AbstractWith changing climates across Australia causing damaging impacts to societies, environments and industries, there is growing urgency for evidence-based policy reforms and transitions that can enable climate change adaptation and de-carbonisation. Despite this urgency and the availability of an accessible body of science on climate change, many policies and practices in Australia, including in vulnerable sectors, fail to robustly consider or integrate knowledge of future climates. The overall aim of this thesis is to better understand how to rectify this deficiency through critical examination of the interfaces between scientific knowledge and decision-making systems. This thesis addresses the overall research question, How can science-policy-practice interfaces (SPPIs) facilitate climate change policy reforms and transitions in Australia? In addressing this question, the research utilises in-depth case studies to explore the operation and effectiveness of SPPIs for climate change adaptation and mitigation in predominantly national policy regimes. The cases span national housing regulation, environment protection legislation, forest sinks policy, urban climate transitions, and the management of ozone depleting substances and synthetic greenhouse gases (ODS and SGG).
Some 56 experts and leaders from science, policy and practice organisations contributed to the research through interviews and helped reveal the multi-institutional complexity and divergent orientations of SPPIs within policy regimes. An important finding and contribution of this research is a new definition and conceptualisation of climate change-relevant SPPIs that recognise the purposeful nature of climate change science, that multiple interlinkages need to be considered to understand operation, and that exogenously produced climate change science can clash with the experience-based knowledge that drives much decision-making. This contrasts with a common framing of science-policy interfaces as a single institution with a predominant purpose of knowledge provision suited to end-user needs.
Of concern, the research found significant weaknesses and deficiencies in the SPPIs for the national policy regimes regarding housing regulation, forest sinks, and environment protection, with divergent causes. Highly prescriptive regulatory regimes, such as for housing and forest sinks, constrained consideration of climate change science, but also motivated niche industry leaders to innovate, trial, and adopt climate-smart practice. The political nature of decisions on environmental approvals, however, despite strong science advice, results in environmental outcomes being fragmented and subordinated to development interests, which was particularly evident in the period of this research where a very conservative national government was in power.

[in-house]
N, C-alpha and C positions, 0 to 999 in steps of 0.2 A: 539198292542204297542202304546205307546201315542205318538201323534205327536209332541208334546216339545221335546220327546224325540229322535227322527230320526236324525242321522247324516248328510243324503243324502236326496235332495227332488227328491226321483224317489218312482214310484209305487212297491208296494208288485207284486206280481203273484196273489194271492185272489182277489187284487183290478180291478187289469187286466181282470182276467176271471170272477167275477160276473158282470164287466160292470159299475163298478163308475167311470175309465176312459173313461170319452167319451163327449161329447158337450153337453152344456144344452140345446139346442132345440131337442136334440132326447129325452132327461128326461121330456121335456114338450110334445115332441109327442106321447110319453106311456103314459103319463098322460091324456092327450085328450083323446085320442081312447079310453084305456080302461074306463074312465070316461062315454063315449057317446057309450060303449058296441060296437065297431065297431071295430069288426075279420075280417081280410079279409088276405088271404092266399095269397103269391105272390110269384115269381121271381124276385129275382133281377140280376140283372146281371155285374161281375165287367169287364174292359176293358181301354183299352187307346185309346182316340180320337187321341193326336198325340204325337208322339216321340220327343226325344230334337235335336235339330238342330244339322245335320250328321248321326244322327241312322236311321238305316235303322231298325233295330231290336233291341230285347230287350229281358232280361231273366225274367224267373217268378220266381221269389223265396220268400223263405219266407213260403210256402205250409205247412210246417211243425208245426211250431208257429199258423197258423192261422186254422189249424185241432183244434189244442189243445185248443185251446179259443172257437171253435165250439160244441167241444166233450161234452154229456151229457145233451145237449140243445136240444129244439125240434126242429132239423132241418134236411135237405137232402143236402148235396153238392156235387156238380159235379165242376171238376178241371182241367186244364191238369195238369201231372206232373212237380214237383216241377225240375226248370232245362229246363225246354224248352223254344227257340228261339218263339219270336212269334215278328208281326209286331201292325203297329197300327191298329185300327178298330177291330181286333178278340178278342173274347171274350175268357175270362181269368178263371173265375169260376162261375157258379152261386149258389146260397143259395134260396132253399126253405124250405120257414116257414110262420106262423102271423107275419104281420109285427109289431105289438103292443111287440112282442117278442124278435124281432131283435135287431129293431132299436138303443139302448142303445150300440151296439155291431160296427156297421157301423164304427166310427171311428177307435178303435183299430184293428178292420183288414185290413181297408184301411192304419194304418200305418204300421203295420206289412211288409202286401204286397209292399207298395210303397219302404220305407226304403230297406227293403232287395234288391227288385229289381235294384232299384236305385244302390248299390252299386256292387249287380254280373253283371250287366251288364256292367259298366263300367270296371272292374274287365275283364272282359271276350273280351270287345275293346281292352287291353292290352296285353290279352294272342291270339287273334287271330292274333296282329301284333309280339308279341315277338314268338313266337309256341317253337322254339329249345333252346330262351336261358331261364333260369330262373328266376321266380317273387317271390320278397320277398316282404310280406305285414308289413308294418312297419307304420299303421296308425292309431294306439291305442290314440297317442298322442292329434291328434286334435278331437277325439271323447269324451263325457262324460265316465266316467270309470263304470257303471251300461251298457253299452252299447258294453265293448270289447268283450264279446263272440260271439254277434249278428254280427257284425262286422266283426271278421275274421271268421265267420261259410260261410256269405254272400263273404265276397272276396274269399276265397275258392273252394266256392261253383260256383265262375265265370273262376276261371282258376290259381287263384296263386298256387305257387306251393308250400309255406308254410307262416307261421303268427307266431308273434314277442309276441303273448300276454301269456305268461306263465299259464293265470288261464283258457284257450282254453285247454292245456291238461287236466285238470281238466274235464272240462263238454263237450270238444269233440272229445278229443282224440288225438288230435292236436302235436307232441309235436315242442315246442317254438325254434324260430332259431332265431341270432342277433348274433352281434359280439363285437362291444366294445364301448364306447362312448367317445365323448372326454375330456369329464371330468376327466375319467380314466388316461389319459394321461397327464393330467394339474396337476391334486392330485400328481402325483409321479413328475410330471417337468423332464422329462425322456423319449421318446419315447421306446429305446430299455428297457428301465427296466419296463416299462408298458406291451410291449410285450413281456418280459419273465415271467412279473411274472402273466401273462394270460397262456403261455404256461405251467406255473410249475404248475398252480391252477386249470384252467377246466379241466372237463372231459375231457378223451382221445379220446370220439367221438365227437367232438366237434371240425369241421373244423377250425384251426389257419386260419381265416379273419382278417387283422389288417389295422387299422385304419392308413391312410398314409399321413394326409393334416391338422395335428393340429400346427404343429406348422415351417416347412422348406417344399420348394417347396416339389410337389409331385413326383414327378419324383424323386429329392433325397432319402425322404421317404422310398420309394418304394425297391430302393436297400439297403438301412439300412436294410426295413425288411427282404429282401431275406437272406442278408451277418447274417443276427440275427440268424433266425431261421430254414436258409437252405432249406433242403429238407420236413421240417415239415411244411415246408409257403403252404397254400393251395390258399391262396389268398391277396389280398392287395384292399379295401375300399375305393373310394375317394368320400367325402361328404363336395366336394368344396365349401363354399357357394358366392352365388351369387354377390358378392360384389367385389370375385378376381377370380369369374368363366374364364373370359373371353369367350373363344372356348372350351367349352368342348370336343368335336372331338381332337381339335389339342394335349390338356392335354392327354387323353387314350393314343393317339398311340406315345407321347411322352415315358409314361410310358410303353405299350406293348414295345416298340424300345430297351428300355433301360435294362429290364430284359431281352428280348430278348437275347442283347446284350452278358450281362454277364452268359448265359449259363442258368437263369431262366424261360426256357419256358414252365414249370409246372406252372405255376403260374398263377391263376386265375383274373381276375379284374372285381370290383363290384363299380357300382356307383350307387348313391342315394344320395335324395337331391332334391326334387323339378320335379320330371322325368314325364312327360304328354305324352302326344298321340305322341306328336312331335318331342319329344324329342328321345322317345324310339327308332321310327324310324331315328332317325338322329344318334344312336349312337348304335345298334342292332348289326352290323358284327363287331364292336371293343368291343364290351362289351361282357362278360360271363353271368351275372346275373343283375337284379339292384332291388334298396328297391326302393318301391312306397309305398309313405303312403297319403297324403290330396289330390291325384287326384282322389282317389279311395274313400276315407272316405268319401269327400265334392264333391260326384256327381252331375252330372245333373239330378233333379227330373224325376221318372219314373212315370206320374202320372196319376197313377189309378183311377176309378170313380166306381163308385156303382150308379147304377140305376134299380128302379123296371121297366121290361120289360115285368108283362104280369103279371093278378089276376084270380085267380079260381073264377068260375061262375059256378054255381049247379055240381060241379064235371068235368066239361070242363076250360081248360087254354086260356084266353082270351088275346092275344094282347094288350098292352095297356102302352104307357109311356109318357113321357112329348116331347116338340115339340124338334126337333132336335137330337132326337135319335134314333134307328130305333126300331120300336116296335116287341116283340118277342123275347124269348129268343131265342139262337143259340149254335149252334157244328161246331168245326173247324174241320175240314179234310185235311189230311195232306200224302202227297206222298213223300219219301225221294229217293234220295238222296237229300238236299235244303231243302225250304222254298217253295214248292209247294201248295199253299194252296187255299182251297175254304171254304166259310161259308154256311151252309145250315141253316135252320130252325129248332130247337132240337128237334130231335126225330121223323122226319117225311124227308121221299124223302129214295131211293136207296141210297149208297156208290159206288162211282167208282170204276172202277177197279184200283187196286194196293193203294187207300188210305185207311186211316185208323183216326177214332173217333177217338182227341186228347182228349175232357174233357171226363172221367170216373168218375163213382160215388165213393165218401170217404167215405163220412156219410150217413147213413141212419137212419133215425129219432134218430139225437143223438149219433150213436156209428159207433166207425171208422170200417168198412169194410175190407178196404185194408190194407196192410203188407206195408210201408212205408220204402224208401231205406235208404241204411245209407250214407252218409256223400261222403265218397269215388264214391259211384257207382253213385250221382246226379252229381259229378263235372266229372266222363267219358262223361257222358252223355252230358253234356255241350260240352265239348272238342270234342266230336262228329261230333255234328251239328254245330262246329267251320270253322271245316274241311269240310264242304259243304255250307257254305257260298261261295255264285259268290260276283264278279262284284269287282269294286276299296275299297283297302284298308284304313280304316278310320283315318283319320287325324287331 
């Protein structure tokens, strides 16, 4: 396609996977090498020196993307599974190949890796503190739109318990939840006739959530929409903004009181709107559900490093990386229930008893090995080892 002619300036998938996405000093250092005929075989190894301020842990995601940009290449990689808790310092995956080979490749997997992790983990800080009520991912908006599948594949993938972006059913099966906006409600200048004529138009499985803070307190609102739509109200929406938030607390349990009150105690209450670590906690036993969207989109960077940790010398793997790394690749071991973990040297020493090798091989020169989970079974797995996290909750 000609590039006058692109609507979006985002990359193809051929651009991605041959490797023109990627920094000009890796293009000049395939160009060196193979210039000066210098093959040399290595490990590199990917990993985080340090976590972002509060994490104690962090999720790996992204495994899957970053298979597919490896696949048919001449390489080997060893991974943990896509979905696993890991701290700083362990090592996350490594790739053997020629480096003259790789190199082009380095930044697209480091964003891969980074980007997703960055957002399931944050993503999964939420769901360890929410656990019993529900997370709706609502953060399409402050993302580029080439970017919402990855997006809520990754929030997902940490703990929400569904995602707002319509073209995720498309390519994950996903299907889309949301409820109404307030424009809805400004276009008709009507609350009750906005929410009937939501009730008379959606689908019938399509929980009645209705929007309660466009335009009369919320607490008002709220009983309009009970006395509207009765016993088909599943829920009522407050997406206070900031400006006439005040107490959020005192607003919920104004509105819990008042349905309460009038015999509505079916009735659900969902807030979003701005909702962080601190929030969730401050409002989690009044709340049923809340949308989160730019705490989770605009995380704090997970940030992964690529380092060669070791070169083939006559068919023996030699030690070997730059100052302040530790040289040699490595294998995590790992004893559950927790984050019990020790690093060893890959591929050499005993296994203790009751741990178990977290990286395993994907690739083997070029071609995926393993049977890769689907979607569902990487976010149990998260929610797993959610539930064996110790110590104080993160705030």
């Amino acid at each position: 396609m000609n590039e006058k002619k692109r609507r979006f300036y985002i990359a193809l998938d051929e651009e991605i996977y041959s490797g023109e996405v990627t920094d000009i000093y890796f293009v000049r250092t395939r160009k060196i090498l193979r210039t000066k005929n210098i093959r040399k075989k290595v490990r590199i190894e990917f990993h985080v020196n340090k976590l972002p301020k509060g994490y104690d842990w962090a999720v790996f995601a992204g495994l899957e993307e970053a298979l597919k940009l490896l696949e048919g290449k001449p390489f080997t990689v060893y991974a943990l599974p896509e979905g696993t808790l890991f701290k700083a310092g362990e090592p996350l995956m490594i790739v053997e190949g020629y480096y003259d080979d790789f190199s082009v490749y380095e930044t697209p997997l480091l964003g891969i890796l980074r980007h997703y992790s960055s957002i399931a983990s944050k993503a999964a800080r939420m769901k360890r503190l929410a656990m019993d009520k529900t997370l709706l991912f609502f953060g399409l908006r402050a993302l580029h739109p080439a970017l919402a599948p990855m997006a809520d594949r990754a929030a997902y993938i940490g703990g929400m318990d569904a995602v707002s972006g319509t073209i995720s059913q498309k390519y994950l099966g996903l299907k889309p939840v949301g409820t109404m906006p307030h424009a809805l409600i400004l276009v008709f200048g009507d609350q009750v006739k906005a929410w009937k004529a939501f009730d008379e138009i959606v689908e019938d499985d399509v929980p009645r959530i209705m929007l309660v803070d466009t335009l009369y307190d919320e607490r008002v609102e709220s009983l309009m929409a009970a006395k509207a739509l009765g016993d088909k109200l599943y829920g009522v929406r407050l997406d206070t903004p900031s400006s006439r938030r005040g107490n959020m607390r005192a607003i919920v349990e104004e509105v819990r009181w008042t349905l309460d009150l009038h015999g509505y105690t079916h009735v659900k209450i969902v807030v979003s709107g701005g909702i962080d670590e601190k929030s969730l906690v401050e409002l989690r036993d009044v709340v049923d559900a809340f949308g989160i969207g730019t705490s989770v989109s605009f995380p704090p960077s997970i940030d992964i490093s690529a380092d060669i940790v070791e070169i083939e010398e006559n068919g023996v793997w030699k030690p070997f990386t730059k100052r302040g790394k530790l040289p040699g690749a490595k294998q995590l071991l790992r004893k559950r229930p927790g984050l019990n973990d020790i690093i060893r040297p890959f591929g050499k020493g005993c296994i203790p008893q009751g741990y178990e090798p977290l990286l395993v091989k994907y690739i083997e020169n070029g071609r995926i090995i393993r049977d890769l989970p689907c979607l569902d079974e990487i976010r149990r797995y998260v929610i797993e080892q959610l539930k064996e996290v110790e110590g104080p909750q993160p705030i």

Effective SPPIs in contrast, identified in the niche industry leaders noted, in the urban governance transition of the Australian Capital Territory and in Australia’s approach to managing ODS and SGG, were found in this research to be supported by strong two-way interactions across all key institutions, and a valuing and recognition of climate change science. In addition, and importantly, all effective cases involve interfaces that supported experimentation, and allowed for flexibility in problem-solving. Insights from both weak and robust SPPIs underpinned the formulation in this thesis of characteristics of effective SPPIs for climate change outcomes, suitable for evaluative purposes, as well as tailored recommendations for reforms to facilitate climate change outcomes.
More broadly, the research explains how SPPIs can improve the reform capacities of policies and support progress of transitions, including through their capacities to reveal the detailed nature of barriers to knowledge uptake, and to help shift the policy debate and support innovation through attention to the spaces between climate change goals and current policy and practice. These insights also have relevance for theories and/or practices of change governance, public policy and climate change adaptation, particularly regarding approaches to close the policy implementation gap.
This thesis includes a series of articles which collectively illustrate the operation of SPPIs for climate change adaptation and mitigation within key policy regimes designed to deliver to objectives such as safety, ecologically sustainable development, or minimum cost emissions reductions. Embedded predominantly in the practices of national policy implementation, this thesis generates new insights on the strengths and weaknesses of current SPPIs, and provides feasible recommendations on the reforms needed for improved practice that will facilitate a more resilient, climate-adapted and low-carbon future.
|Date of Award||2023|
|Supervisor||Jonathan Pickering (Supervisor), Darren Sinclair (Supervisor) & John Dryzek (Supervisor)|